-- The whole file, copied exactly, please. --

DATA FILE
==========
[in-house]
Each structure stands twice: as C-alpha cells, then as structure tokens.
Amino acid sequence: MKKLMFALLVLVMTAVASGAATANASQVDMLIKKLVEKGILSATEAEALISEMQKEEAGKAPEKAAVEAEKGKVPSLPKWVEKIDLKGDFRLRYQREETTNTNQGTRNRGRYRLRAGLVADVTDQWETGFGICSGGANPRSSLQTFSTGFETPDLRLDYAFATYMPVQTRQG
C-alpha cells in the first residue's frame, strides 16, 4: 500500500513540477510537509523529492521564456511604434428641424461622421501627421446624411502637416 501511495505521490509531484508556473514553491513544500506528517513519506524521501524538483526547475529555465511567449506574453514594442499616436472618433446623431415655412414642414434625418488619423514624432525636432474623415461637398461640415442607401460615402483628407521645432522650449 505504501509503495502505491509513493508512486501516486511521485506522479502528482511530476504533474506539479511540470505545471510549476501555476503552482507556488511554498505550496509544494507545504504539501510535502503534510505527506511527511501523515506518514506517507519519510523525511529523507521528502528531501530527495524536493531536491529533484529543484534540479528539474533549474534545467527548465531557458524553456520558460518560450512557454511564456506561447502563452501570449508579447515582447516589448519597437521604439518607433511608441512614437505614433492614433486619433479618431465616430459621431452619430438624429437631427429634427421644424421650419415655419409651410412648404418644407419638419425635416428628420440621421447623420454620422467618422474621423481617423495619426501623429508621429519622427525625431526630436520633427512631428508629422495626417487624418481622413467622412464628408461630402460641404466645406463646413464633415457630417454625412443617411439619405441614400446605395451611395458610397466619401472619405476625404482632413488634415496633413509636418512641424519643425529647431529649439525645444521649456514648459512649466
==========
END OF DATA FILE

[in-house]
Each structure stands twice: as C-alpha cells, then as structure tokens.
Amino acid sequence: MKKLMFALLVLVMTAVASGAATANASQVDMLIKKLVEKGILSATEAEALISEMQKEEAGKAPEKAAVEAEKGKVPSLPKWVEKIDLKGDFRLRYQREETTNTNQGTRNRGRYRLRAGLVADVTDQWETGFGICSGGANPRSSLQTFSTGFETPDLRLDYAFATYMPVQTRQG
C-alpha cells in the first residue's frame, strides 16, 4: 500500500513540477510537509523529492521564456511604434428641424461622421501627421446624411502637416 501511495505521490509531484508556473514553491513544500506528517513519506524521501524538483526547475529555465511567449506574453514594442499616436472618433446623431415655412414642414434625418488619423514624432525636432474623415461637398461640415442607401460615402483628407521645432522650449 505504501509503495502505491509513493508512486501516486511521485506522479502528482511530476504533474506539479511540470505545471510549476501555476503552482507556488511554498505550496509544494507545504504539501510535502503534510505527506511527511501523515506518514506517507519519510523525511529523507521528502528531501530527495524536493531536491529533484529543484534540479528539474533549474534545467527548465531557458524553456520558460518560450512557454511564456506561447502563452501570449508579447515582447516589448519597437521604439518607433511608441512614437505614433492614433486619433479618431465616430459621431452619430438624429437631427429634427421644424421650419415655419409651410412648404418644407419638419425635416428628420440621421447623420454620422467618422474621423481617423495619426501623429508621429519622427525625431526630436520633427512631428508629422495626417487624418481622413467622412464628408461630402460641404466645406463646413464633415457630417454625412443617411439619405441614400446605395451611395458610397466619401472619405476625404482632413488634415496633413509636418512641424519643425529647431529649439525645444521649456514648459512649466